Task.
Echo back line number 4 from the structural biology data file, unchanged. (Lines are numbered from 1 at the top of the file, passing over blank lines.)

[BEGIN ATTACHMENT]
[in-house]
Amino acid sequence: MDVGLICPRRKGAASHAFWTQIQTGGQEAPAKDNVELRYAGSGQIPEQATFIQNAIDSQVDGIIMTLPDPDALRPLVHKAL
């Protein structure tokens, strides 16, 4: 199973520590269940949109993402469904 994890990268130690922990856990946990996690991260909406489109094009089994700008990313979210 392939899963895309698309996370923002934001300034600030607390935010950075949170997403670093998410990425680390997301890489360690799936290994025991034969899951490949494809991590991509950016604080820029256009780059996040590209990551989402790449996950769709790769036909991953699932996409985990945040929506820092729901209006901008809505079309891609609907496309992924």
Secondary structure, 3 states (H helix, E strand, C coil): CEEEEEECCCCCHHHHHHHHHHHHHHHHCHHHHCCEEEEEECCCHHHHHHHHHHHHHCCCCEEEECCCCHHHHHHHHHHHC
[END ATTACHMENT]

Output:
Secondary structure, 3 states (H helix, E strand, C coil): CEEEEEECCCCCHHHHHHHHHHHHHHHHCHHHHCCEEEEEECCCHHHHHHHHHHHHHCCCCEEEECCCCHHHHHHHHHHHC